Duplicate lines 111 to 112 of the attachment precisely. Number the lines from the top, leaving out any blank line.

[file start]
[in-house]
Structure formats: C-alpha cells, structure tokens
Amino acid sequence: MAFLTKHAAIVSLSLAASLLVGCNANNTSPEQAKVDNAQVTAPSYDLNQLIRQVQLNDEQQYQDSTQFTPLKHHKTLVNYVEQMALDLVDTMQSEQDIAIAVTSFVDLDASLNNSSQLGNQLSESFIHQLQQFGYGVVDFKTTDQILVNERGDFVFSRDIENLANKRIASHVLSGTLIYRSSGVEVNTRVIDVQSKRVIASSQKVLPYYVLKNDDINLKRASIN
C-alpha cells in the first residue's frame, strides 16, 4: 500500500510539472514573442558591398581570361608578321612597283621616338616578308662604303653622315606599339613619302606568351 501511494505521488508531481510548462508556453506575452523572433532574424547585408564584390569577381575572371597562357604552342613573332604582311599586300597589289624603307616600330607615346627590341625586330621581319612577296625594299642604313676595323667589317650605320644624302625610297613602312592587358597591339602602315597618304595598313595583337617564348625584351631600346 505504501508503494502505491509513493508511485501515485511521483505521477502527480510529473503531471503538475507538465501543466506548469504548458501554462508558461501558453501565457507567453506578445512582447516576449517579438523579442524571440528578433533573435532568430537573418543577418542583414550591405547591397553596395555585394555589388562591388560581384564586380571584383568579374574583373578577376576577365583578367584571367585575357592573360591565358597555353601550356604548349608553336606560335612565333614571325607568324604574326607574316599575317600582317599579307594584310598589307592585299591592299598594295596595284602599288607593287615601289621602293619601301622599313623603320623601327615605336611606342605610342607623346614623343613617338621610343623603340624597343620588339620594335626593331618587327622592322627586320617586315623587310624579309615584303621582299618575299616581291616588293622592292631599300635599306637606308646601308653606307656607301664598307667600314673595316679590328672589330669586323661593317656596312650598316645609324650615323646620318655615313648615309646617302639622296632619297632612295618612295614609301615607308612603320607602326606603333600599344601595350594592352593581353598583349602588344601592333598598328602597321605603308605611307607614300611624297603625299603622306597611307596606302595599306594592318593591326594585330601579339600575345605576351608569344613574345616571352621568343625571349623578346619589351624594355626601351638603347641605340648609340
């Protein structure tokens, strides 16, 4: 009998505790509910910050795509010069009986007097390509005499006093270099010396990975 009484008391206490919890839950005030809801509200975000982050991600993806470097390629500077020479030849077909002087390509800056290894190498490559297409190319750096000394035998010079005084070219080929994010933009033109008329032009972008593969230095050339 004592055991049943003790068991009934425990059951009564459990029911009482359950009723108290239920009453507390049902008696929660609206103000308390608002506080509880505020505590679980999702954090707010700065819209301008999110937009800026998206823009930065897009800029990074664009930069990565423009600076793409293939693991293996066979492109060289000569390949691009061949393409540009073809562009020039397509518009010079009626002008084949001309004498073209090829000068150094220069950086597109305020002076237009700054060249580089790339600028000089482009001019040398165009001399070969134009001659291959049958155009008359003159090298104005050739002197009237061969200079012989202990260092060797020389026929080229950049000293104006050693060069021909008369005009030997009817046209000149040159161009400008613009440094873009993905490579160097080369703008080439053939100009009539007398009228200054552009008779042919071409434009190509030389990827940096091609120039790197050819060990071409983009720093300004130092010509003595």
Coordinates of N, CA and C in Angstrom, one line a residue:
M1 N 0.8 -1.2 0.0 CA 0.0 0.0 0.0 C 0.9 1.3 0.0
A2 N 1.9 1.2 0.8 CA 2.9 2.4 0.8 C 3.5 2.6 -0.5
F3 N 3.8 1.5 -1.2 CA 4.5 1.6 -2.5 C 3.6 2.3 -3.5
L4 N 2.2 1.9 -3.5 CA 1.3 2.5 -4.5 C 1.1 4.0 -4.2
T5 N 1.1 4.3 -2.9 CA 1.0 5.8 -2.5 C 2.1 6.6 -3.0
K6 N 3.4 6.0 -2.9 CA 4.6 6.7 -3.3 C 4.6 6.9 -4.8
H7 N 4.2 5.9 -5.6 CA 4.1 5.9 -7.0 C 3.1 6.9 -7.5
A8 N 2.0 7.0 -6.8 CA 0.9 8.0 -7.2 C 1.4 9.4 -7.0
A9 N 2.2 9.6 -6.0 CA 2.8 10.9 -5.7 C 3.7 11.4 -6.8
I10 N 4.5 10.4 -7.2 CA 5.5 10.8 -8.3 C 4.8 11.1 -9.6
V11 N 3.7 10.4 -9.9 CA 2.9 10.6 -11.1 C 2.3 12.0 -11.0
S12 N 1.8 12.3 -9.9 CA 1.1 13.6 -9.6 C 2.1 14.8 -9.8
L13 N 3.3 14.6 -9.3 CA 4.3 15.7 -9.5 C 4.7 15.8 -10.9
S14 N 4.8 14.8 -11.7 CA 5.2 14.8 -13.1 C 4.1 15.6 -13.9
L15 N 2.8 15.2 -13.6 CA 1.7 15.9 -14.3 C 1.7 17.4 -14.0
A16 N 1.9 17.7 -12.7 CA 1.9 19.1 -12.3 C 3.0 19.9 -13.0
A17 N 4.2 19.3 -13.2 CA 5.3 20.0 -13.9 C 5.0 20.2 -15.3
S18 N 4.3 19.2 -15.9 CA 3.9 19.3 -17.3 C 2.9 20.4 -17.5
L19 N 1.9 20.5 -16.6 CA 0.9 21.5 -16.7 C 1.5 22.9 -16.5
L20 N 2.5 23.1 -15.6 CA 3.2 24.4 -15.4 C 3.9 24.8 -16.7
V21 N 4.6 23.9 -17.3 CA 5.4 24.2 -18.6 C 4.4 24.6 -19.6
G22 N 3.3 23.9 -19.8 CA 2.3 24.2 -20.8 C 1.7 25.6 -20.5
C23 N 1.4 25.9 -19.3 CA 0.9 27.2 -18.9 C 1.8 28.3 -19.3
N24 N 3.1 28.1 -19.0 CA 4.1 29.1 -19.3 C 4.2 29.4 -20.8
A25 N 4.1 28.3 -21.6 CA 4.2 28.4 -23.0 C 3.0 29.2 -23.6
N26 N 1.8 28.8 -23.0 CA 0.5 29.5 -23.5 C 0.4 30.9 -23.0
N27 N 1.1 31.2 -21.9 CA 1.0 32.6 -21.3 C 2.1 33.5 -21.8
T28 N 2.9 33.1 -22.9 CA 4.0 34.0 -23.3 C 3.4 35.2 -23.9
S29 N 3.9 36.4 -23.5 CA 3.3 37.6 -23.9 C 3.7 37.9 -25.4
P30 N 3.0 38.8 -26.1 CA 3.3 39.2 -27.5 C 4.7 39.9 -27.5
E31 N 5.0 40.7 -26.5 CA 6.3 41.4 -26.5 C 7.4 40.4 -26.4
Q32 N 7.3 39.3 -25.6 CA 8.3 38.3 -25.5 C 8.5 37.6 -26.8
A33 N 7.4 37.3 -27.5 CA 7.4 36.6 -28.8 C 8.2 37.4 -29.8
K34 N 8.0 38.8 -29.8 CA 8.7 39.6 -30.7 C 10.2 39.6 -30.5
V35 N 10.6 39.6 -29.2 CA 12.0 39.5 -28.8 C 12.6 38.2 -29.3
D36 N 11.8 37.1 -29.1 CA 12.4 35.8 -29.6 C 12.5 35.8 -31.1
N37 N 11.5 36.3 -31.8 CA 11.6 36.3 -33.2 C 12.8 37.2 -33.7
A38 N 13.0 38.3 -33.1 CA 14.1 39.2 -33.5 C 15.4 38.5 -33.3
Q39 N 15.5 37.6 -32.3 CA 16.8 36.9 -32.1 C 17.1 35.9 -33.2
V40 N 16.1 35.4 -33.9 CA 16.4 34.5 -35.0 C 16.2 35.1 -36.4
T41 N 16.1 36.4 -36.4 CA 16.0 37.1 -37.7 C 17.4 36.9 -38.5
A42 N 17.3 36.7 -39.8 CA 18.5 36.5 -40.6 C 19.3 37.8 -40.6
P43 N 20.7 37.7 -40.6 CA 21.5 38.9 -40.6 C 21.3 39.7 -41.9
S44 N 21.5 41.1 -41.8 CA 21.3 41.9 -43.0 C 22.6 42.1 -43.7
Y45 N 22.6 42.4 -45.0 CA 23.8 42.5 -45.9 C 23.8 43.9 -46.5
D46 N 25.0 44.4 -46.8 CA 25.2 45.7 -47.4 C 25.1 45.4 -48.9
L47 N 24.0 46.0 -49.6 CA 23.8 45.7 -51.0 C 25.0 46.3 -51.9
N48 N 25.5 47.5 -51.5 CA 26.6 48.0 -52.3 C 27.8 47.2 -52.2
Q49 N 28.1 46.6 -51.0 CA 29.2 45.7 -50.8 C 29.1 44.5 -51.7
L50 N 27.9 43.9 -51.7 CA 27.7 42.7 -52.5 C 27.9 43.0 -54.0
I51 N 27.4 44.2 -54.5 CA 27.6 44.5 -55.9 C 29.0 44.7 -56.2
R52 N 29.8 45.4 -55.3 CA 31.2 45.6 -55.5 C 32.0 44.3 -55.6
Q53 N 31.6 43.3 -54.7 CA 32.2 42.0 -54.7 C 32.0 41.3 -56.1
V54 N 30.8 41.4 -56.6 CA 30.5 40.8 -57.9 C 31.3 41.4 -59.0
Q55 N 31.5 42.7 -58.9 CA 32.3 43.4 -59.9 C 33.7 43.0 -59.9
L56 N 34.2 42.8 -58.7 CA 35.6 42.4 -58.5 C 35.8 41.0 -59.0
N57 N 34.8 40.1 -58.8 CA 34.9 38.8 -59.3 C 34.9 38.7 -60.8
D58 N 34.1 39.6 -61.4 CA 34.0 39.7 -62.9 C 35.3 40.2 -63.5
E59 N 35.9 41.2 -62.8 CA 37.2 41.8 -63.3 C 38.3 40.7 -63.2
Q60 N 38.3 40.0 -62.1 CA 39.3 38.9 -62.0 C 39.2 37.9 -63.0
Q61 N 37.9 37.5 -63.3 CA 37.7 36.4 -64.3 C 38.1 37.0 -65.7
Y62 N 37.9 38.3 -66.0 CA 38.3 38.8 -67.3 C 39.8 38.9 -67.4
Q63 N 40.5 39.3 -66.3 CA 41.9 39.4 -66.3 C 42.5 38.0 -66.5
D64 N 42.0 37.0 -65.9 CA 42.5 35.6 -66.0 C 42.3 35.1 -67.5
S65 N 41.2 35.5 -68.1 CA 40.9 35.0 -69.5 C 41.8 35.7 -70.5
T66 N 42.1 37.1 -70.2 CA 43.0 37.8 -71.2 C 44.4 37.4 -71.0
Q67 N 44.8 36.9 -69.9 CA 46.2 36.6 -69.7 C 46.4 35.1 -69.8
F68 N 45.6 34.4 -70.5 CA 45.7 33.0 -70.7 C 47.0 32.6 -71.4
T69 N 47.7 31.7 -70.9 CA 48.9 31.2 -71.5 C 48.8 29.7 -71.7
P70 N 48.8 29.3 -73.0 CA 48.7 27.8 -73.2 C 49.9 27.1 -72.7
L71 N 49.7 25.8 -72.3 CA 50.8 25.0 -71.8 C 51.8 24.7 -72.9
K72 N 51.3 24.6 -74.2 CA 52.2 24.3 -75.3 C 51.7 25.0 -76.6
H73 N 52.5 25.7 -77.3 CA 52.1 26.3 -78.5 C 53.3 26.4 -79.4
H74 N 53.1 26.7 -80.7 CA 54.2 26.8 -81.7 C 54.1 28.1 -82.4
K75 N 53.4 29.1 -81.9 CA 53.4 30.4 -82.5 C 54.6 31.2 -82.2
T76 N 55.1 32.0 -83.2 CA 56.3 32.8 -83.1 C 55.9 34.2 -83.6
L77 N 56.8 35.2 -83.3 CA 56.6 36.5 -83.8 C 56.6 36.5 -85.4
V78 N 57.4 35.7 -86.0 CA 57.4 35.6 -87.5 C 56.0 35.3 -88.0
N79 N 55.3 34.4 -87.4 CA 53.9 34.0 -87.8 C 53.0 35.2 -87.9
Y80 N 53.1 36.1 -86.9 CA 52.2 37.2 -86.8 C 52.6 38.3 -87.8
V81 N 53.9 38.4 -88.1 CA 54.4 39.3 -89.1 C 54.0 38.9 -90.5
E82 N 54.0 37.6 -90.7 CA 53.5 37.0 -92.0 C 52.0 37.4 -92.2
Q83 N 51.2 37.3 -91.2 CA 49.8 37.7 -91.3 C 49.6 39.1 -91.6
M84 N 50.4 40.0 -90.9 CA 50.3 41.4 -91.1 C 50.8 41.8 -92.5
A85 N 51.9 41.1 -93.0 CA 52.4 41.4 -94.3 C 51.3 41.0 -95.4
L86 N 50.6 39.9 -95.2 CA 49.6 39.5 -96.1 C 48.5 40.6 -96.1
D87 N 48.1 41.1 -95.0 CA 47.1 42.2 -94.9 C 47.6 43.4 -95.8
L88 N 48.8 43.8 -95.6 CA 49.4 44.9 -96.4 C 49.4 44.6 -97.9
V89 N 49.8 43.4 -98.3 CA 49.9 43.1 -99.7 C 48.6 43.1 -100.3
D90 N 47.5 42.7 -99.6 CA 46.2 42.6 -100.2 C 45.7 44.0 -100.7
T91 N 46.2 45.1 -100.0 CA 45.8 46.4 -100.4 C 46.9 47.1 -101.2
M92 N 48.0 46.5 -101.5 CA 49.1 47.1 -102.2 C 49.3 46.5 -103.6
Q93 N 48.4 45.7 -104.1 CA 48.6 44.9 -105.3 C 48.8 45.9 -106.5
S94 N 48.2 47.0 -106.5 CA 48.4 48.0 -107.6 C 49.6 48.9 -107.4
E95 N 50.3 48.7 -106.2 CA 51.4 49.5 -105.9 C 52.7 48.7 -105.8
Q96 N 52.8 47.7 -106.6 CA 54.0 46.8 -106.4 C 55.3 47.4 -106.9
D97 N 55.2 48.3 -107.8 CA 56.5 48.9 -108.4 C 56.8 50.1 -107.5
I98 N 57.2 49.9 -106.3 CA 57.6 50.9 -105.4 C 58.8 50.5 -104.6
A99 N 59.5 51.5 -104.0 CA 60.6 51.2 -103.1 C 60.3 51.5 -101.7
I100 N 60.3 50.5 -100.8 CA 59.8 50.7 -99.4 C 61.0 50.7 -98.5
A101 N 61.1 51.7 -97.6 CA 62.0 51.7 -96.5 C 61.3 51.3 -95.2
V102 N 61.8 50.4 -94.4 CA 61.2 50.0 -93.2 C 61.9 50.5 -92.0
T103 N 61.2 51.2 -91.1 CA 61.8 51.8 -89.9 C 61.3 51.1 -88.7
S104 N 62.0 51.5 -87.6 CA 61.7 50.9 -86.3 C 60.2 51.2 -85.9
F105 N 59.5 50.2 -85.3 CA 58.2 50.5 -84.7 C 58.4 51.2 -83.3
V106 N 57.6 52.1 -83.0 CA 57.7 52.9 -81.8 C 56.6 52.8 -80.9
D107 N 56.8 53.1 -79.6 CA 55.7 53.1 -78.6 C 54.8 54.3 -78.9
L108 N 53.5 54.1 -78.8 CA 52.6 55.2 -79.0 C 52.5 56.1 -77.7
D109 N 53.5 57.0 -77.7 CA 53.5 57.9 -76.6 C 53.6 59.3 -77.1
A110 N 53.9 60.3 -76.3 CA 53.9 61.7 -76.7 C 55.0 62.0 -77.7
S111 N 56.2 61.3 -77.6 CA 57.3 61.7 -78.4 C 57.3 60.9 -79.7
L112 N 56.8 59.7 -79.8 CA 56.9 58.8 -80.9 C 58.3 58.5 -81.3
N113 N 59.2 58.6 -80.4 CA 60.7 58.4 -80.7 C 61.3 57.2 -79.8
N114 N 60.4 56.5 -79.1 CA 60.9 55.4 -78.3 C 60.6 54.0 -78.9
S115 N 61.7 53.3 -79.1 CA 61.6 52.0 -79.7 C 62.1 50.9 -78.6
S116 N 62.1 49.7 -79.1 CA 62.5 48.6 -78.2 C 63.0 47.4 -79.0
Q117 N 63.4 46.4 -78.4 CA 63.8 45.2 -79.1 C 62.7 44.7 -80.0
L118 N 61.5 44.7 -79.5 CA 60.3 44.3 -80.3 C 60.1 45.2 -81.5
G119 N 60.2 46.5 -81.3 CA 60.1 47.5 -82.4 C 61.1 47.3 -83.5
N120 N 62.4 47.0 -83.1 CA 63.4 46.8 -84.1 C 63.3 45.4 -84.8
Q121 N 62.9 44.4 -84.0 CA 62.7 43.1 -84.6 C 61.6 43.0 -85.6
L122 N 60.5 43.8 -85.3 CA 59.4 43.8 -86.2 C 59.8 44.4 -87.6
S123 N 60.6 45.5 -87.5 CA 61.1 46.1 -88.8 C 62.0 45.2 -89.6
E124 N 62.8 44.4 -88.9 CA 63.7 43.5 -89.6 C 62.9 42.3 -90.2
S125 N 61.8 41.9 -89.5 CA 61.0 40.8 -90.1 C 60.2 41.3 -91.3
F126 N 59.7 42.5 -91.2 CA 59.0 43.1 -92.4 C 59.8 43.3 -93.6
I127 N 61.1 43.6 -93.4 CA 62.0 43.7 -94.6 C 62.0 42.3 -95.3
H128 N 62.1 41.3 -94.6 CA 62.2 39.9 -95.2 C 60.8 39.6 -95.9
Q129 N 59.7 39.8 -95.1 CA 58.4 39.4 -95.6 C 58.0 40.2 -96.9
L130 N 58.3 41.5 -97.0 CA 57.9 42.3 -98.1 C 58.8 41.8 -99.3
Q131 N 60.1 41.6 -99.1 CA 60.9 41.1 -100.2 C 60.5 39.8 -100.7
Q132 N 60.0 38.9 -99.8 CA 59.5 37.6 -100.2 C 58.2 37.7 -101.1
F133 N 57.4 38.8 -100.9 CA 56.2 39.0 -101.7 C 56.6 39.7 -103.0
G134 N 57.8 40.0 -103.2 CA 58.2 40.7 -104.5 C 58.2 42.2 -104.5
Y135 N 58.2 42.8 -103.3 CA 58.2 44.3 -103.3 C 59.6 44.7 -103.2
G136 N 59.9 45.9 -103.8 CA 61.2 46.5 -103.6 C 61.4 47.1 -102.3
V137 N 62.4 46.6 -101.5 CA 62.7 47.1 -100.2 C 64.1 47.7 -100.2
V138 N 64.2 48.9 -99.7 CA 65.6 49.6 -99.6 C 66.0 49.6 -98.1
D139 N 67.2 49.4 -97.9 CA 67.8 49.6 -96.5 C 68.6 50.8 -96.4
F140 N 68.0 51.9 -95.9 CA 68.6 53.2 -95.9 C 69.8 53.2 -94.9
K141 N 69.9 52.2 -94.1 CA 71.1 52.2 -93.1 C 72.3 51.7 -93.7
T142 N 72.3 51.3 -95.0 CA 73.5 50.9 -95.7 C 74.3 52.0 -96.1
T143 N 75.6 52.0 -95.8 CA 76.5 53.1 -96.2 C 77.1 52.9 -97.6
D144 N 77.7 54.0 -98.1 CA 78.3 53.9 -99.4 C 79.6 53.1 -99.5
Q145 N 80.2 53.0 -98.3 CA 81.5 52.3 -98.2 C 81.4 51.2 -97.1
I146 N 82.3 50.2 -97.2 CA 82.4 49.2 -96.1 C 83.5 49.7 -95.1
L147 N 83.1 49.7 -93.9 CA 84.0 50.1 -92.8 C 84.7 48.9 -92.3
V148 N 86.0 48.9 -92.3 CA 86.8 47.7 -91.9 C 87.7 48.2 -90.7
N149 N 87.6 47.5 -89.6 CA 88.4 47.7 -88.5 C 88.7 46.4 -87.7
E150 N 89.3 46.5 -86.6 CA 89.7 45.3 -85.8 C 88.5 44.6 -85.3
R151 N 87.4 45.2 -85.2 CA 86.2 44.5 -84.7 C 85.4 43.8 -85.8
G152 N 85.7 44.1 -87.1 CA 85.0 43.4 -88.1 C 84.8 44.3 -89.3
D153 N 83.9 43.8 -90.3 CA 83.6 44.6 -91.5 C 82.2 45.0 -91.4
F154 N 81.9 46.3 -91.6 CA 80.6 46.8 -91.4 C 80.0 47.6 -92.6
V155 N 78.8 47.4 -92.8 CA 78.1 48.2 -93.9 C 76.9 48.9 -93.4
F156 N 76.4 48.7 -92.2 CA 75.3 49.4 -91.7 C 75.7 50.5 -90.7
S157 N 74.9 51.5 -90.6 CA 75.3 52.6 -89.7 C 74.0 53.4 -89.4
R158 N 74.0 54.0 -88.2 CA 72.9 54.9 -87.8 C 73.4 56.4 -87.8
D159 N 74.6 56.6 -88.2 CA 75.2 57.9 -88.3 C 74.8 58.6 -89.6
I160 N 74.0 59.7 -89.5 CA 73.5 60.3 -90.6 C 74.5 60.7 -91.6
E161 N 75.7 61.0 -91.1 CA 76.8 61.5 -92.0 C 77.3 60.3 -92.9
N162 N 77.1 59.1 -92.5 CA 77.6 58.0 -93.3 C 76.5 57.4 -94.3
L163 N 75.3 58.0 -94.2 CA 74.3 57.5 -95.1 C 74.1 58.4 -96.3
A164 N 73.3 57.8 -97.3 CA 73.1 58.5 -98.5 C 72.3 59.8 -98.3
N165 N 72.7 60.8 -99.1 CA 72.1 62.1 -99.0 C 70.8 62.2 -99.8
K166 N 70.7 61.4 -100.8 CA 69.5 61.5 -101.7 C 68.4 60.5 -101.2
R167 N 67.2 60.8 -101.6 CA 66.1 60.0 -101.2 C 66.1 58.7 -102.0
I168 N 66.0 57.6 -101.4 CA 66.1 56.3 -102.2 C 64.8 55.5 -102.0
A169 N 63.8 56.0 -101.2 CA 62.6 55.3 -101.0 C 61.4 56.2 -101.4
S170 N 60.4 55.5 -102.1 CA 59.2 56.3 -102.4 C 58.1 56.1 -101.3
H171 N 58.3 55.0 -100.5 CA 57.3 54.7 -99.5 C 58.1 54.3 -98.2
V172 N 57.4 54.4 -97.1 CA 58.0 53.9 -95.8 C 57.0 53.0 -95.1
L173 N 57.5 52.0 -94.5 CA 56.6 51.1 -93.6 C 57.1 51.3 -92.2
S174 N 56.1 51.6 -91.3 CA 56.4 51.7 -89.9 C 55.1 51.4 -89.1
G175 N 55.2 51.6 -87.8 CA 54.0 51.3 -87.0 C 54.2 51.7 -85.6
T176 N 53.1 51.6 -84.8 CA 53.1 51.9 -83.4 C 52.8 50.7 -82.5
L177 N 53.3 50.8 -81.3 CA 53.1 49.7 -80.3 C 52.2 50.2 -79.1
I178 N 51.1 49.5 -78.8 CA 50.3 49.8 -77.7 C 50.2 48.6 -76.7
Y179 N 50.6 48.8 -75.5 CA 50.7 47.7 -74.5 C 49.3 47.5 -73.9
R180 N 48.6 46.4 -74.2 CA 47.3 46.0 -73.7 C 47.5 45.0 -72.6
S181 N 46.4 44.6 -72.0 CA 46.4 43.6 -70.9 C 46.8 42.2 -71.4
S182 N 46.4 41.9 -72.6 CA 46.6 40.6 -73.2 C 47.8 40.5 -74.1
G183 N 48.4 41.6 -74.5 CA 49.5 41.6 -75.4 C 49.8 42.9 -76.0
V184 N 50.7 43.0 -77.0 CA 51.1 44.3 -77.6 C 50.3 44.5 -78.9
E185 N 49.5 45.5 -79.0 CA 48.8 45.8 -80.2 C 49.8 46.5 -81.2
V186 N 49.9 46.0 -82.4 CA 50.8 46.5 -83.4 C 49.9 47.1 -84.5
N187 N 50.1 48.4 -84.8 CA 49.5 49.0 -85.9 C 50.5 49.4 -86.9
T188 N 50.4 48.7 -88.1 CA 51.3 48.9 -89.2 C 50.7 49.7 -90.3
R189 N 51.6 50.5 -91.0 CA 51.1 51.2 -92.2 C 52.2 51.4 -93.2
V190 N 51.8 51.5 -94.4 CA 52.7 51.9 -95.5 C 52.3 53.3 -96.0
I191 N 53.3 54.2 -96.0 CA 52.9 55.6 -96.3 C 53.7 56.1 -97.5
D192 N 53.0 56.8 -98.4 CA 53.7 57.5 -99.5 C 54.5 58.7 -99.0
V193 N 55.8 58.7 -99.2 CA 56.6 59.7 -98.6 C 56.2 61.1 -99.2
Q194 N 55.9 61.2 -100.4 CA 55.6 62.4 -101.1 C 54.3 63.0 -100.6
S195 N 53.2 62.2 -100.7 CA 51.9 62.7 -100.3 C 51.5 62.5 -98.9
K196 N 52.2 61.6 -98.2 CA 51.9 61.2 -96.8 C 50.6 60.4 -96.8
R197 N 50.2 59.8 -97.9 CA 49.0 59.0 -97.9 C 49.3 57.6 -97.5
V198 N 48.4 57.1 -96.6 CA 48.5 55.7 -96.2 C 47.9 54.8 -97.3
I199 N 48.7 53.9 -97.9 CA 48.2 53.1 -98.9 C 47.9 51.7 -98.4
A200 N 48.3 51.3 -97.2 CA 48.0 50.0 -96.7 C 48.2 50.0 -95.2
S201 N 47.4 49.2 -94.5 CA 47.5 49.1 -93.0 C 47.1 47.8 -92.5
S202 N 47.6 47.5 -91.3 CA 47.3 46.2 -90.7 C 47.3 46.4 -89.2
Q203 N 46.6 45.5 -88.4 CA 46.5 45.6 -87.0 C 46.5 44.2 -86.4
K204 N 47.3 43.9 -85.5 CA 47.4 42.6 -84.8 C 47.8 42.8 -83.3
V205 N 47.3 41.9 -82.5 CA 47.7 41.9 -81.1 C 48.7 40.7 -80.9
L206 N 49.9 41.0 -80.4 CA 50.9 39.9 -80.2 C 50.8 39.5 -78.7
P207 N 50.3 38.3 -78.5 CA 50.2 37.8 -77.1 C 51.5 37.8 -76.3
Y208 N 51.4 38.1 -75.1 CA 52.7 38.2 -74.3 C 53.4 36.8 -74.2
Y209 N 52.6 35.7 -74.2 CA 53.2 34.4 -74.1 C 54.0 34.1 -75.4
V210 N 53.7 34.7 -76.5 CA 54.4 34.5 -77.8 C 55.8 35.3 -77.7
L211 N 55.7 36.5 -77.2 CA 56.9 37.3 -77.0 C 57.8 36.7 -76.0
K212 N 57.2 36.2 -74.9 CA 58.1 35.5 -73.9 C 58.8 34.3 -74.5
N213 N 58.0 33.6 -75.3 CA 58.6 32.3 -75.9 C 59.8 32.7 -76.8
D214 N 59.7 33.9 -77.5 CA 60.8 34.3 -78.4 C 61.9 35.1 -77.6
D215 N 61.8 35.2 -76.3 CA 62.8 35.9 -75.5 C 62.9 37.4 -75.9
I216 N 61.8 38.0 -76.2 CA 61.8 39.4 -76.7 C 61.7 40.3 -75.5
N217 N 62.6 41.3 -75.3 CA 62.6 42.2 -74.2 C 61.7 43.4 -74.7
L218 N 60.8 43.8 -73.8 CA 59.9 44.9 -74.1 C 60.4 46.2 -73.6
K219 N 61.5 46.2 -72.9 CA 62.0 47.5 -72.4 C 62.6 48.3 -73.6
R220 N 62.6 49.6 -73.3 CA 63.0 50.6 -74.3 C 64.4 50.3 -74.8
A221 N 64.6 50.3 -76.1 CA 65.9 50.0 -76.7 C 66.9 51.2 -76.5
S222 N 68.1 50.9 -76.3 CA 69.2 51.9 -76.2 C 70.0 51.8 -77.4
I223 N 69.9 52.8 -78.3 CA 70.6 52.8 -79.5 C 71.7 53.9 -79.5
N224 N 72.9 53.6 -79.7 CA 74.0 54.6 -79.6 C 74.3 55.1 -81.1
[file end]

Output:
F105 N 59.5 50.2 -85.3 CA 58.2 50.5 -84.7 C 58.4 51.2 -83.3
V106 N 57.6 52.1 -83.0 CA 57.7 52.9 -81.8 C 56.6 52.8 -80.9